News 12 at 6 o' clock/ Thursday, Dec. 12, 2013
AUGUSTA, Ga. (WRDW) -- Richmond County investigators were out on Belair Road Thursday, recreating an accident that put a 20-year-old behind bars and an 8 year old on life support.
The little boy's fate is still uncertain, but specially trained deputies on the STAR team are working to find out exactly how that accident happened.
Lt. Ramone Lampkin says, "It's pinpoint accuracy so you can go back and re-create the accident, and show what happened."
Which is what deputies are doing, using laser precision to pinpoint each point of impact. They're retracing exactly what happened Monday morning, when deputies say a van hit an 8-year-old Cross Creek student.
He was trying to cross Belair Rd. near Asbury Place to get on his school bus. Officials say three other students were on the bus when it happened.
Cheri Ogden, the principal of Sue Reynolds Elementary says, "We have the privilege of having a full-time counselor here, so she was here, and the school social worker was here when the bus arrived in case the children knew anything or were upset."
Since that day, counselors have been on call, ready if they are needed. Principal Ogden says the accident has been hard for everyone to deal with.
"All of us feel very attached to the family and our prayers are going up all the time, but we have to stay composed because the children are looking to us to see how we handle this," she explains.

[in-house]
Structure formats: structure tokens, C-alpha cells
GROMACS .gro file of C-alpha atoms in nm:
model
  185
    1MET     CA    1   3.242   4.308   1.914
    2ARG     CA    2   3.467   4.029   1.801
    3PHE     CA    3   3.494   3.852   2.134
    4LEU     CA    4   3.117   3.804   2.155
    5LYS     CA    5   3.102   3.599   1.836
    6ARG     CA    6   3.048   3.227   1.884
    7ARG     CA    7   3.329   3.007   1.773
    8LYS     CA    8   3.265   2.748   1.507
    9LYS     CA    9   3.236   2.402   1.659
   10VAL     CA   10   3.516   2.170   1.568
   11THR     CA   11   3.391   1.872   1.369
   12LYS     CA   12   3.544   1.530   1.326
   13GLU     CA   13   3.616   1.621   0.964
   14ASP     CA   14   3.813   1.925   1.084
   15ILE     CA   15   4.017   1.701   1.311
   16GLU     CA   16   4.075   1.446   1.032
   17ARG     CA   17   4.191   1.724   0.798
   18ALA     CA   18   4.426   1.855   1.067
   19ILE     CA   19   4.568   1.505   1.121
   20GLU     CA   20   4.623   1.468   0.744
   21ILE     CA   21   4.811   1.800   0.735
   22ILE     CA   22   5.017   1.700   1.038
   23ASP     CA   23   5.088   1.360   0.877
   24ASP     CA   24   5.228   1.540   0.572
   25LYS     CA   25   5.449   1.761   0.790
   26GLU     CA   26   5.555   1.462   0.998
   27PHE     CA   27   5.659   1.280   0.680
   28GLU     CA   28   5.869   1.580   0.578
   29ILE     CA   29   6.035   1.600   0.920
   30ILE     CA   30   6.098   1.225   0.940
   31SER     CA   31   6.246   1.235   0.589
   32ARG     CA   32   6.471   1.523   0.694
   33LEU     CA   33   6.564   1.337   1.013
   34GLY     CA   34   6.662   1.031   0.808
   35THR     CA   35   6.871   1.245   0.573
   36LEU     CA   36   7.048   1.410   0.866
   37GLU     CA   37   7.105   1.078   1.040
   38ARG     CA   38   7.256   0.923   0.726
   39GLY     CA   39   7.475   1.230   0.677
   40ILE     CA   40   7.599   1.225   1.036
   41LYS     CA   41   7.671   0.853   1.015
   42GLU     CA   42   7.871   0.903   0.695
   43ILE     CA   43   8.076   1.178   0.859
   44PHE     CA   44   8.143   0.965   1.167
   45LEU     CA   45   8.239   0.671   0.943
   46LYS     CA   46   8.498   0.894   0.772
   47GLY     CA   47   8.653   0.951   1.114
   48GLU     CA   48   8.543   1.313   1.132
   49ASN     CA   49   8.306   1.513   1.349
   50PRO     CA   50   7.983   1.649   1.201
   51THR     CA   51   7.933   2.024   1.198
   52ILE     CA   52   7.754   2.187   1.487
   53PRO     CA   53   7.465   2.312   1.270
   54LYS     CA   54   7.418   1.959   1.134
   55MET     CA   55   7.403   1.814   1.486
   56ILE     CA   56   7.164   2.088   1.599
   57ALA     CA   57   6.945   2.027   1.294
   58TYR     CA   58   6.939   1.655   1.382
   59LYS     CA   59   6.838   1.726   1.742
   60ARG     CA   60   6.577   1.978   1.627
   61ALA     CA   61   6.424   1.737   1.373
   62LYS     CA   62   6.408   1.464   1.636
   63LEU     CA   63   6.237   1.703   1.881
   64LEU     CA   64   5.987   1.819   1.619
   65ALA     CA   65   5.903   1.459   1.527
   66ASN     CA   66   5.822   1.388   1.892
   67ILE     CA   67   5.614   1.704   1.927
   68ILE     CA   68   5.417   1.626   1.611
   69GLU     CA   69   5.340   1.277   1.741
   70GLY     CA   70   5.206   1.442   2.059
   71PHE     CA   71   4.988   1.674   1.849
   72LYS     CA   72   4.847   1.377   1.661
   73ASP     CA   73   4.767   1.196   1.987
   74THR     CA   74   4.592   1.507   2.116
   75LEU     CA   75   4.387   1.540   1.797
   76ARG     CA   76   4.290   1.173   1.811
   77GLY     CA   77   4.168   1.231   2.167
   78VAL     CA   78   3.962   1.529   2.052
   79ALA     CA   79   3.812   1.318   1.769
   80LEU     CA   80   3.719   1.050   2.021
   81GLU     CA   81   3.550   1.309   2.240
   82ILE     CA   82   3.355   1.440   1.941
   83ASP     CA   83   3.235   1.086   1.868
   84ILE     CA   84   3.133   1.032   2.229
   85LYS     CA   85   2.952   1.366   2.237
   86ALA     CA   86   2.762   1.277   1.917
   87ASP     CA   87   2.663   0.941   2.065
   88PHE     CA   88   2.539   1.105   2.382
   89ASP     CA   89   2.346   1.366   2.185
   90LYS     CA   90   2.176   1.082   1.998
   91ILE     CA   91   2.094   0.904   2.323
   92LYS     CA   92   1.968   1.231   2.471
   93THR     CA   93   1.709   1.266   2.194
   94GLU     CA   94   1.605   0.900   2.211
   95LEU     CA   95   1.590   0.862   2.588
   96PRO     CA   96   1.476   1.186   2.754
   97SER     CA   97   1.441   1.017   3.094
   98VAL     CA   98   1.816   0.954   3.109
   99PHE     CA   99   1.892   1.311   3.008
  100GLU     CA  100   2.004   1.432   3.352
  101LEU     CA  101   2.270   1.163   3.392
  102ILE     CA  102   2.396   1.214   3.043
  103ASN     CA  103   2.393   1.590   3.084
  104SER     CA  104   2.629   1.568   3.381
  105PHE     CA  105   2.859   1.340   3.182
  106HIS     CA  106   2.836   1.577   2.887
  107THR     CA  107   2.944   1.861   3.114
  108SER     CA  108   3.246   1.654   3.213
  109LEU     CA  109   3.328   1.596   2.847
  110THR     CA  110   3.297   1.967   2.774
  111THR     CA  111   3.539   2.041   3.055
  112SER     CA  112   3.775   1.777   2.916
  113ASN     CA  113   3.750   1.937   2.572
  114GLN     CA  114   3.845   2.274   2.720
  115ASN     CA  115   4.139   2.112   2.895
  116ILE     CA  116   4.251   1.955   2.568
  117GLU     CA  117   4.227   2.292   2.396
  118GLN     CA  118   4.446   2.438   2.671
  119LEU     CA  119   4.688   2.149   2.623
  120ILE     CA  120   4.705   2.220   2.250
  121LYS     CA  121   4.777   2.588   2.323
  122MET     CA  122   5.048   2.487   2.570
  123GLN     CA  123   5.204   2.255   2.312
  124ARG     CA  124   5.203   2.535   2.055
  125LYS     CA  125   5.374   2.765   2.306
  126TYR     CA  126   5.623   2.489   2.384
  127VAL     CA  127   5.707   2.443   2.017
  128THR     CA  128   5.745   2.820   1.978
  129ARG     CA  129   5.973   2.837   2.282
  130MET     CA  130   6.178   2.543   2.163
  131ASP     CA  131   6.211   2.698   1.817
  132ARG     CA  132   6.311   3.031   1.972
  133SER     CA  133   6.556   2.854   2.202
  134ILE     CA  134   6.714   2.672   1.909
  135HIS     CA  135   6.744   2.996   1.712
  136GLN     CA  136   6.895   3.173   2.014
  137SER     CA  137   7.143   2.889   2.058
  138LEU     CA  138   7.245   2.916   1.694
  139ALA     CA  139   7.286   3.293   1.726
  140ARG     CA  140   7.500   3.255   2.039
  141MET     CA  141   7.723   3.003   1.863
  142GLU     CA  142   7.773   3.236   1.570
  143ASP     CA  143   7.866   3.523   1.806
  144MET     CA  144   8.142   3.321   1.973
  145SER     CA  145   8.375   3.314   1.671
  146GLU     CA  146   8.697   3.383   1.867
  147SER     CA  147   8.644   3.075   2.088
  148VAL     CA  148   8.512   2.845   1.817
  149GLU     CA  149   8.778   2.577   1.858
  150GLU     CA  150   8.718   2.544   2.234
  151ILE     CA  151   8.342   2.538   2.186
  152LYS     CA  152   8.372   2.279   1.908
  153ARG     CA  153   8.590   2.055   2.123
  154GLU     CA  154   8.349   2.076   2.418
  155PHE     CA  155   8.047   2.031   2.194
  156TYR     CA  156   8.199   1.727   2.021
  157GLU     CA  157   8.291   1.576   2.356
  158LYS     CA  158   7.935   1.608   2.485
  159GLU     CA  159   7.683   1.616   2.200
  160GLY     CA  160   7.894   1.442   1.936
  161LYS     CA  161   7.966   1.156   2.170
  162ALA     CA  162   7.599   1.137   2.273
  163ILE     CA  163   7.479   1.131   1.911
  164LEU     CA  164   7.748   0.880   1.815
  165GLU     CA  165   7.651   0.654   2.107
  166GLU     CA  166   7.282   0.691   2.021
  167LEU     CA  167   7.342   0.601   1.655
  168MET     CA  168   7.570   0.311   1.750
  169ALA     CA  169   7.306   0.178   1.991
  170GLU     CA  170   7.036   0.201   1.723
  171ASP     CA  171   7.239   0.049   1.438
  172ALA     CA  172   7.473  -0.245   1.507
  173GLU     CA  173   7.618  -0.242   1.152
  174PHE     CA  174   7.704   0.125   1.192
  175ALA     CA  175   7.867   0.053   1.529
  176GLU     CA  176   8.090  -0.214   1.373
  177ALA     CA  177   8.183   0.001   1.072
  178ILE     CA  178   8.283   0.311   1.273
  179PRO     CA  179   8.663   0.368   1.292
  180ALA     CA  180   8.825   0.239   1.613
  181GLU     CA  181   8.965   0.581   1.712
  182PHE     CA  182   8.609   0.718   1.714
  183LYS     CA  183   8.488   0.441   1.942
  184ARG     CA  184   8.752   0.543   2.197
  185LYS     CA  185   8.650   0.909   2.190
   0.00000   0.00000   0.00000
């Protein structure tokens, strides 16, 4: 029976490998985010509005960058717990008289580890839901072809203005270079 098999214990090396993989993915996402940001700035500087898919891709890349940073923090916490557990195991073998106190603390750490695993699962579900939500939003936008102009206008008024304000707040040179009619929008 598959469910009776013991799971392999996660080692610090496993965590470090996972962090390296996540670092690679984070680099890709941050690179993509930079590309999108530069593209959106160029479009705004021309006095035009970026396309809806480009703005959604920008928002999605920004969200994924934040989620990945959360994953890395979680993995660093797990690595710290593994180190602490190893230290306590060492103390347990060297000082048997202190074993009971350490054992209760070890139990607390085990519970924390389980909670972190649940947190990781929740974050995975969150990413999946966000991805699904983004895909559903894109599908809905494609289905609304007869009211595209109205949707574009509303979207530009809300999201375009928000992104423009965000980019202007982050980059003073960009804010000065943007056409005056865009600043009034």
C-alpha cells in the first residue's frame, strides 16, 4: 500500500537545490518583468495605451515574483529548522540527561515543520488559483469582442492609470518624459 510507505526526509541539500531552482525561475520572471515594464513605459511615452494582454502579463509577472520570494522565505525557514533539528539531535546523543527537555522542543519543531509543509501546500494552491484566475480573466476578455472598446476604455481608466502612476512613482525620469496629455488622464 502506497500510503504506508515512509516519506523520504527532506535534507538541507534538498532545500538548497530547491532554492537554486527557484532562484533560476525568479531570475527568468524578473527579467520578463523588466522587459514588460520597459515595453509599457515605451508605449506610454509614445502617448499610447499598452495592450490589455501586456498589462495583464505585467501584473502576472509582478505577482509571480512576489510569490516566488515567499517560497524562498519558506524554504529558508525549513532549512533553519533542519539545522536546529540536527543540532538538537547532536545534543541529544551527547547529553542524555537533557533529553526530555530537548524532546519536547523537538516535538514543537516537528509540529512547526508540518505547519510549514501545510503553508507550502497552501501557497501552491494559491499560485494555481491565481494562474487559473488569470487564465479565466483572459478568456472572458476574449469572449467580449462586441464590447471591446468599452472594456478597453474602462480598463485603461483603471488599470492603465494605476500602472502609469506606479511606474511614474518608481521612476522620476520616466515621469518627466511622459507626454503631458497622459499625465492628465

While family and friends come to grips with an accident that has left an 8-year-old fighting for his life, deputies are focused on putting the pieces of the accident together.
Lt. Lampkin says, "We don't do this for normal accidents, deputies can handle that, but for anytime there's a prosecutable fatality or serious injury, we have a STAR team out to make sure we have all the evidence right and get it ready for prosecution."
Right now, the lasers are the best technology they have, but in the near future, they are hoping to purchase a 3-D program that would use their data to recreate the accident for them.
"It would be a 3-D image so we can give the jury, if we ever take it to trial, an exact replication of what happened that day," he says.
That technology costs around $8,000 , but it's on the Sheriff's Office wish list. Of course, budget constraints will dictate how soon they can purchase that equipment.